Marketing Program/ Banner/ Listening Station Titles Promoted This Week:
Chvrches – Screen Violence CD/LP/Cassette (Glassnote)
Chvrches’ highly anticipated fourth studio effort, Screen Violence was recorded almost entirely remotely between Los Angeles and Glasgow with members Lauren Mayberry, Martin Doherty and Iain Cook self-producing and mixing the album via video calls and audio sharing programs to create something that is unique and special, but inherently their own. Screen Violence was originally conceived as a name for the band. A decade later, and during a pandemic when the reality of screen violence has never been more pertinent, struggling to make the people you love feel more than the characters on a TV show, and experiencing a world of trauma as if it were another, Chvrches revived the term for their new album title. Narrating the theme of Screen Violence in three main forms – on screen, by screens and through screens – the album touches on feelings of loneliness, disillusionment, fear, heartbreak and regret. [An indie store exclusive vinyl pressing is available.]
Madi Diaz – History Of A Feeling CD/LP (ANTI-)
Rage, confusion, despair, self-deception, and introspection – Madi Diaz cycles through the full spectrum of emotions on History Of A Feeling, her new album. It’s an album that undeniably marks Diaz’s status as a first-rate songwriter, a craft she’s spent years refining, and one wherein Madi establishes herself as an artist capable of distilling profound feelings with ease. Diaz pulls from a range of folk, country, and pop leanings – she is as much influenced by Patty Griffin and Lori McKenna as she is the sonics of PJ Harvey and directness of Kathleen Hanna. On History Of A Feeling, the Nashville based songwriter comes to terms with the dissolution of a meaningful relationship. By the end of it, she wills herself into a self-reflective state where she doesn’t hate herself for being so heartbroken. [An indie store exclusive vinyl pressing is available.]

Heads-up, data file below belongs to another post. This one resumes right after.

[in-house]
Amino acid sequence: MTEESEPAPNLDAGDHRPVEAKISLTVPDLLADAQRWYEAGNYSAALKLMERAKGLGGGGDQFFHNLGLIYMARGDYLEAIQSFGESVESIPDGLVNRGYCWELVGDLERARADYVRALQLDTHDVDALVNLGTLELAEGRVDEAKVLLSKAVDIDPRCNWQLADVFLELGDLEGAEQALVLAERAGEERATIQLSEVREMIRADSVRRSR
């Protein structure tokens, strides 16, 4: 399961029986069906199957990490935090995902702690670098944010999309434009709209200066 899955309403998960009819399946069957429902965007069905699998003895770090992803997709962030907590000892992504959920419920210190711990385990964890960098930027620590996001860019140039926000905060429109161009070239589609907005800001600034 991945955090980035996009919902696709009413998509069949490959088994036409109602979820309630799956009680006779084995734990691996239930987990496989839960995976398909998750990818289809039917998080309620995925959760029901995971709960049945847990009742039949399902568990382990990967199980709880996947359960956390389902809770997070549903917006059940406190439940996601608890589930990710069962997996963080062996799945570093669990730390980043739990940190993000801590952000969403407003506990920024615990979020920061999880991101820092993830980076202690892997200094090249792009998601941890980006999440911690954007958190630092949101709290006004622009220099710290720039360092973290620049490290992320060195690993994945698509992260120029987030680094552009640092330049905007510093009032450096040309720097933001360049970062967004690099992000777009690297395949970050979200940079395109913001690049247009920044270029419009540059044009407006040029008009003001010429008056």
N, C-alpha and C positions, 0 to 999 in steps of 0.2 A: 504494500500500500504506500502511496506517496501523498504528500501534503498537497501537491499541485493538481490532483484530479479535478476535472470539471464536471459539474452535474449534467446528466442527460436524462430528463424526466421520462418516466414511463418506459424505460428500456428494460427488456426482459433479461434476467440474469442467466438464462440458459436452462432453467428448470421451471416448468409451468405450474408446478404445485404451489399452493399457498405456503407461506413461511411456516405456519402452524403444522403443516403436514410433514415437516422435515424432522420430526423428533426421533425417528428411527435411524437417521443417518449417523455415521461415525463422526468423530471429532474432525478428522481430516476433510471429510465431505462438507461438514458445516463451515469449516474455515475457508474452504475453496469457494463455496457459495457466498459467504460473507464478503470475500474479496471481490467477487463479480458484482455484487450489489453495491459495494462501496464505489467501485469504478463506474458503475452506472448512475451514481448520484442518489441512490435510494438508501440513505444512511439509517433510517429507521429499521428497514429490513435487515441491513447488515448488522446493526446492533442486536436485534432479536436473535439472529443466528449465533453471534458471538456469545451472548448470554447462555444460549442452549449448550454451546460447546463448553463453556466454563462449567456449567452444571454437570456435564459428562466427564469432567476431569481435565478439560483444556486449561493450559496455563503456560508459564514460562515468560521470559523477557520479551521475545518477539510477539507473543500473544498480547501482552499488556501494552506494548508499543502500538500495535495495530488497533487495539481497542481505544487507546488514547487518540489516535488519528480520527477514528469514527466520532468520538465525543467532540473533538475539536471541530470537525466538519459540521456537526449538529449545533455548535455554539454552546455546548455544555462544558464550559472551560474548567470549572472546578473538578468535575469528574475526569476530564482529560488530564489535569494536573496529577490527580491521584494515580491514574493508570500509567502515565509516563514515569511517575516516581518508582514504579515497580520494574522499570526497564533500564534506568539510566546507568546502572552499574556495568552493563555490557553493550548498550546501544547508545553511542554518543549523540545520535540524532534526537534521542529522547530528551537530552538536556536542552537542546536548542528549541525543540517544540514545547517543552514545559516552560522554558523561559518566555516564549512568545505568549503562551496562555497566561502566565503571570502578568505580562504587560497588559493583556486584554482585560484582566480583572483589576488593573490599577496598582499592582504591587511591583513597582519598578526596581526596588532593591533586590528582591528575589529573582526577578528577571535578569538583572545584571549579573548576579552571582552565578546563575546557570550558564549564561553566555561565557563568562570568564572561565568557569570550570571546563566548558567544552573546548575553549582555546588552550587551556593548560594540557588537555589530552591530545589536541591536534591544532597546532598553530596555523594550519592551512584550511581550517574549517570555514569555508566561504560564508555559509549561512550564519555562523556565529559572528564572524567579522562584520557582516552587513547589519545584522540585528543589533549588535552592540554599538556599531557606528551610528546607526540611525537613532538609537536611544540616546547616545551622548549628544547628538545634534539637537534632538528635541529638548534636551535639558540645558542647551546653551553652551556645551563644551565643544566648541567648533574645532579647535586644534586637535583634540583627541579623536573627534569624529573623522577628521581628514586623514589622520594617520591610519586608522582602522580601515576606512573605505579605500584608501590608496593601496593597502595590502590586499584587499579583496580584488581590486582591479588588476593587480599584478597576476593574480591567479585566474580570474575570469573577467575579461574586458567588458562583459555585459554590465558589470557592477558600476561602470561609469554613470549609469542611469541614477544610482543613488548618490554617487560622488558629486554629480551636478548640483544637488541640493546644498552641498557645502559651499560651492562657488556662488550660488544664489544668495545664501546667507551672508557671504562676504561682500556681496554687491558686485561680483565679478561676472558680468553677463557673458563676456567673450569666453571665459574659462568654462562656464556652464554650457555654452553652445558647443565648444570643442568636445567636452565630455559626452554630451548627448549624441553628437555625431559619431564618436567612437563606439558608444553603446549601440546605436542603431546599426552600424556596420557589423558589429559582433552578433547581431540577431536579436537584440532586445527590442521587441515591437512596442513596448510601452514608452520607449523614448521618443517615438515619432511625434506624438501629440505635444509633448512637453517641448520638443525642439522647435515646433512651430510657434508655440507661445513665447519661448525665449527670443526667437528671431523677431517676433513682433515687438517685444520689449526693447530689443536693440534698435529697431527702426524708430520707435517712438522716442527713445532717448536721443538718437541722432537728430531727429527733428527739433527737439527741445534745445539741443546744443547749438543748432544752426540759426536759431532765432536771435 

Tim Easton – You Really Don’t Know Me CD/LP (Black Mesa)
A mainstay of American roots music for more than 20 years, Tim Easton crafts songs that blur the lines between folk, blues, and workingman’s rock ‘n’ roll. Make no mistake, though ― Tim Easton is done running in circles. Rejuvenated by sobriety and solace, he’s moving forward with conviction, punctuating his personal music with universal messages. You Don’t Really Know Me ﬁnds him making peace with the past and focusing on the present. “Gone are the wistful, drunken wanderer tunes of the past,” he explains. “These are songs for today.” And today, Easton is feeling good.